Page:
Piyatat Hemmatat was born in 1976 in Bangkok, Thailand. In 1991, Hemmatat relocated to the United Kingdom where he attended boarding school in Devon. Hemmatat received his Bachelor’s in fine art from City and Guilds London Art School in 2001, where he developed his passion for photography. He went on to complete his Master’s in fine art at the Chelsea College of Art and Design in 2002. After graduating, Hemmatat began working as a professional photographer and exhibited his works in galleries and spaces around the UK.
Hemmatat’s 2002 series, Void, focuses on spacial studies of venues typically full of human bustle but in this case are viewed completely empty. Bars, theatres, arcades, cinemas, galleries and trading floors are photographed, conjuring a sense of claustrophibic isolation in grand and expansive settings.
In 2007, Hemmatat returned to Bangkok, and seeing a need for more creative venues in the Thai capital, founded RMA Institute in 2010. Named in memory of his grandmother, RMA Institute is a non-profit space which holds exhibitions by local and international artists, as well as hosting creative workshops. His move saw Hemmatat’s photographic interests diversify, and over the years his oeuvre has come to accommodate photographic essays of socio-political commentary, abstract experimentation and curated collections from his ongoing practice.
Hemmatat’s 2007 series of mutilated Buddha statues, Vestige, is a photographic essay debating the relevance of faith and religion in current society. Hemmatat’s shots were taken at various locations around Thailand – once places of ceremony and now developed into tourist destinations. The proud and straight-backed statues are an aesthetic memento in a Thai society becoming increasingly distant from its original religious vision – an homage to the importance of relics.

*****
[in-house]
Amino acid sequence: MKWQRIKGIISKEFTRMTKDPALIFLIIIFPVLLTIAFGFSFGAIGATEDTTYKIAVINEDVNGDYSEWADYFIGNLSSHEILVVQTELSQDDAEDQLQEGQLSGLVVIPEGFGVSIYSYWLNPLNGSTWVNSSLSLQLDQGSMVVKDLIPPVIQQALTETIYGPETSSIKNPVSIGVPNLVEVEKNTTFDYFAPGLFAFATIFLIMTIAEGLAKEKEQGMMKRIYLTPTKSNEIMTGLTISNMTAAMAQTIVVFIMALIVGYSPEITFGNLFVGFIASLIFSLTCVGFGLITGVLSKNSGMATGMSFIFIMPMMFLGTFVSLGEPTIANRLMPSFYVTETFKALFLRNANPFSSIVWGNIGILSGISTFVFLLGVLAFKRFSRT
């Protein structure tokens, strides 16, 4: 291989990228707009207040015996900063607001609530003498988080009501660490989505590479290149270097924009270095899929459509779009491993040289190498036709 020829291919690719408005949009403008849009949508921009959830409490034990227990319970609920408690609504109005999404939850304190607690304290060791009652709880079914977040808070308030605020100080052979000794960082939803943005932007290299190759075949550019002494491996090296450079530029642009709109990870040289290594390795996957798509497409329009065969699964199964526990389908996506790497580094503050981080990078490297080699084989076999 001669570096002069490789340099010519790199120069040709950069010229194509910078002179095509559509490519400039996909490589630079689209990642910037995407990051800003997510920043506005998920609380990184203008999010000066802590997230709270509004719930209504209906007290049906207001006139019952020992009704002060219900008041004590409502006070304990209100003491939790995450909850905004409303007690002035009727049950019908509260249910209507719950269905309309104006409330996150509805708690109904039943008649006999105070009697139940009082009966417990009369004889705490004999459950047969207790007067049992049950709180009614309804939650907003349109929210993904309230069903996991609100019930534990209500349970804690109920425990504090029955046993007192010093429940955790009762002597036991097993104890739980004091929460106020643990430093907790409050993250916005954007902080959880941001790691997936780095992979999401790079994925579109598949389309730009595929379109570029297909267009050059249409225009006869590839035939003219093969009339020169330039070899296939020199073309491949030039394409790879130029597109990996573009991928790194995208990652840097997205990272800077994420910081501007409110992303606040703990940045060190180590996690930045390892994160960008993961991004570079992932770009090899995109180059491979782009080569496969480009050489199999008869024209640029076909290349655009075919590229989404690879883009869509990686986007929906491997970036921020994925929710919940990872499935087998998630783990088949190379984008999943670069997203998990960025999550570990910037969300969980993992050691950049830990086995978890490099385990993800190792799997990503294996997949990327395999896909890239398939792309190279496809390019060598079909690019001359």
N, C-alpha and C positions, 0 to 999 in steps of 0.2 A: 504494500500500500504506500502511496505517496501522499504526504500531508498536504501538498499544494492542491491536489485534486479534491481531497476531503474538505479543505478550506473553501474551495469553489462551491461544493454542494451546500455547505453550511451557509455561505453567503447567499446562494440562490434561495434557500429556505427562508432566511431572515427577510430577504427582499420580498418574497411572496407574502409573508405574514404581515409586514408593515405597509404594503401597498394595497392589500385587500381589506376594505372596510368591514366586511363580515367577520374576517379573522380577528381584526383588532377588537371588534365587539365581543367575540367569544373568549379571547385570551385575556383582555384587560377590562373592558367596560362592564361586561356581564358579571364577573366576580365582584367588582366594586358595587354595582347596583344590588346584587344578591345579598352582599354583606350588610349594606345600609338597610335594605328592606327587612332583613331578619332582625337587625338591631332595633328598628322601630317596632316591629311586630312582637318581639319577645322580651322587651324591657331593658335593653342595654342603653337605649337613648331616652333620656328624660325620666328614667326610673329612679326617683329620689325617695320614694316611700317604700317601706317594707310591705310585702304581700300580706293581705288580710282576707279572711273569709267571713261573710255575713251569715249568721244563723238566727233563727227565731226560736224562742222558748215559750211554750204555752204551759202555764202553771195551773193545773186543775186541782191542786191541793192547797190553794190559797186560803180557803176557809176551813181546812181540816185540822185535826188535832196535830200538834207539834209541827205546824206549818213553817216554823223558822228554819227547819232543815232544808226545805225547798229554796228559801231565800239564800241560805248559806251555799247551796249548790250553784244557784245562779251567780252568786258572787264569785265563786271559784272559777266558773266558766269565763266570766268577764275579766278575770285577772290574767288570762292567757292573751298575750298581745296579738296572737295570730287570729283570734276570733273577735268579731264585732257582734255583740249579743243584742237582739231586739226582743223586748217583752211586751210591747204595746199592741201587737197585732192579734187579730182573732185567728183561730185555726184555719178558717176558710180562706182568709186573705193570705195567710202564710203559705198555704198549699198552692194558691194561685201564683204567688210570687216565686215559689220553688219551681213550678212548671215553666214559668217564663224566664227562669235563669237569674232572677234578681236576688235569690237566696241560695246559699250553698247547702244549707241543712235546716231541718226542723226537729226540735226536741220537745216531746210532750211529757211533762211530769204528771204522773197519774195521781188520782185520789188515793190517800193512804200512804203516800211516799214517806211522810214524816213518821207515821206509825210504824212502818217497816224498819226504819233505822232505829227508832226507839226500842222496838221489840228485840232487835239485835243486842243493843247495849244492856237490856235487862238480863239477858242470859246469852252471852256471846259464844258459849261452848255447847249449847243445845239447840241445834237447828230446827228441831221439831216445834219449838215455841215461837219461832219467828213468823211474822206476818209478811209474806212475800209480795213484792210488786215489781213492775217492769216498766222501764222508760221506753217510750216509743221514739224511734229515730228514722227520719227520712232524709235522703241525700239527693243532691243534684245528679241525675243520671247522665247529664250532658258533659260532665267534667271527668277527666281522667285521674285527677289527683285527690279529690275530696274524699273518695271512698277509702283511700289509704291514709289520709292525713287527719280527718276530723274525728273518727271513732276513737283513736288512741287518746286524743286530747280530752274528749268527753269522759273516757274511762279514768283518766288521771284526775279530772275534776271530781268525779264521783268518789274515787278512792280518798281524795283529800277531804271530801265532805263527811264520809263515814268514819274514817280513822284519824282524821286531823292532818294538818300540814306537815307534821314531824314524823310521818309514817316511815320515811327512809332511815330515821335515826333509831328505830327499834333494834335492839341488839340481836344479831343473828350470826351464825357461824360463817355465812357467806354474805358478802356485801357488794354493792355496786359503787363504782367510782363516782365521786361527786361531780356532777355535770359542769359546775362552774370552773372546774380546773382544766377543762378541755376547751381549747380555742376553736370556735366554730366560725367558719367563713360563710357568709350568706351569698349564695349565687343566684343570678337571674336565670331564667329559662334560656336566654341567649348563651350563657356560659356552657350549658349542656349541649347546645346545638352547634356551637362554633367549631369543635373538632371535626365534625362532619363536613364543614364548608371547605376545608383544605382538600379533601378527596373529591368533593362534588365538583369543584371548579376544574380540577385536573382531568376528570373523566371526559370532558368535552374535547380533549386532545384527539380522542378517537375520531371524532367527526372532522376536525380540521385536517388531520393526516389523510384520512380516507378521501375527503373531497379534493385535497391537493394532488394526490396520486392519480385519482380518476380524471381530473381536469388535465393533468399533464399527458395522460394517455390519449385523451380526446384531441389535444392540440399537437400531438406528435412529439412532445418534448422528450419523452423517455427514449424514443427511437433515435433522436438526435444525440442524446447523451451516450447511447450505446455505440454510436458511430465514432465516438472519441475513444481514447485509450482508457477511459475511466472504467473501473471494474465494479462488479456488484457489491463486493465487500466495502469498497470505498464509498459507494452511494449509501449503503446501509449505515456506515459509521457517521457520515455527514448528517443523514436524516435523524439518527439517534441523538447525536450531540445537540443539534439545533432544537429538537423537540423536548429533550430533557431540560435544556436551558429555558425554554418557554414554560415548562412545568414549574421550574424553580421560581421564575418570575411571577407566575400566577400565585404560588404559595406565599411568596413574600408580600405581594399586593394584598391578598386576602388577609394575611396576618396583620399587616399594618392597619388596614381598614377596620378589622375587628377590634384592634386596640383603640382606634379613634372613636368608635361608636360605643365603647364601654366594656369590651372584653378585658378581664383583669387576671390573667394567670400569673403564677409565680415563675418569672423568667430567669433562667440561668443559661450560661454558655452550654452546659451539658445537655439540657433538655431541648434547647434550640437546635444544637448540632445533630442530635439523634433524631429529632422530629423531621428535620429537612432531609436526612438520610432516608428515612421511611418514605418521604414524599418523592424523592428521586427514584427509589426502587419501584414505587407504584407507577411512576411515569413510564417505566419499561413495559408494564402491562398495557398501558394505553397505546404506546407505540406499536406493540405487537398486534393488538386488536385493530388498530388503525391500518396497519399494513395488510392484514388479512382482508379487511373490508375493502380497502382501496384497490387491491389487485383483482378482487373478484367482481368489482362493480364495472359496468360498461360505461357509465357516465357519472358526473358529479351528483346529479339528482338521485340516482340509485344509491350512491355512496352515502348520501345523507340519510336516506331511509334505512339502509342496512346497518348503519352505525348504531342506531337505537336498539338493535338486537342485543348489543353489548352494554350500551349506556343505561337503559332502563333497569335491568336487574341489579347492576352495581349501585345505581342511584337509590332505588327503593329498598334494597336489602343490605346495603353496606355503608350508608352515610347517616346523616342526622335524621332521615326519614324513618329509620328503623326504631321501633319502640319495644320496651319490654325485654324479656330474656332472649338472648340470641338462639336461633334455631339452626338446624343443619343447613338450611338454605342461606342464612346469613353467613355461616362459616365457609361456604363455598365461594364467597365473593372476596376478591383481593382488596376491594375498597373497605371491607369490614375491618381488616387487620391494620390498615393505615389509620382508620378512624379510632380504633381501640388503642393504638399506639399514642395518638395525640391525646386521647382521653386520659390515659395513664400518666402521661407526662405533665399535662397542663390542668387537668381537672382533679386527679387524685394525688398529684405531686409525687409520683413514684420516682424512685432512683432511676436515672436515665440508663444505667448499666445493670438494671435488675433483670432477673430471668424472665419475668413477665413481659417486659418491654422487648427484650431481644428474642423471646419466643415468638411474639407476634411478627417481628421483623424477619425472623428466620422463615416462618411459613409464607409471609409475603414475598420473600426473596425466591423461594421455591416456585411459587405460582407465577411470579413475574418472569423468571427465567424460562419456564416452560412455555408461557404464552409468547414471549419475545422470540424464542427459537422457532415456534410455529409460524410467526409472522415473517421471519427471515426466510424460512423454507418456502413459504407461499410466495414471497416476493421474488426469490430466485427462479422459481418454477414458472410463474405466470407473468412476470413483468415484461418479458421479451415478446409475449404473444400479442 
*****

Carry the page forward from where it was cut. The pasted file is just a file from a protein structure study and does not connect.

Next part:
Another series in which Hemmatat focuses on societal issues is Apasmara, where the artist observes bullet-ridden windows of luxury fashion retailers in the aftermath of the 2010 standoff between the government and the red shirts. Hemmatat’s subtle series addresses the dynamics at play in an increasingly consumer driven Thai society.
In his 2007 introspective series on balance and sufficiency, Verve, Hemmatat captures light penetrating beneath and around doors resulting in a series of minimalist black and white compositions of linear geometric abstraction. Hemmatat develops his abstract intentions in 2013 with a series of macro photographs shooting inside a variety of camera lenses. In 3rd Eye, Hemmatat’s circular series is rich in colour and hue; optical flares illuminate hidden universes, and mechanical details of shutters invoke scenes of science fiction.
In his Civilisation (2009), 11:11 (2012), Landscape (2013) and Sacred (2013) series, Hemmatat’s lens searches for signs and encounters; recording anthropological moments and exploring diverse reflections of civilisation, spirituality and humanity. Observations of varied terrain and natural beauty are juxtaposed with monumental sculptures and architectural achievements Hemmatat’s strong compositional instincts and lighting sensibilities capture each subject with a curious observational sensitivity and unique attention to detail.
Hemmatat’s work features in collections in Asia and Europe, including the Museum Siam in Bangkok and the Not Vital Foundation in Switzerland. Hemmatat lives and works in Bangkok.
(Profile photo by Meeratchata Rujinarong)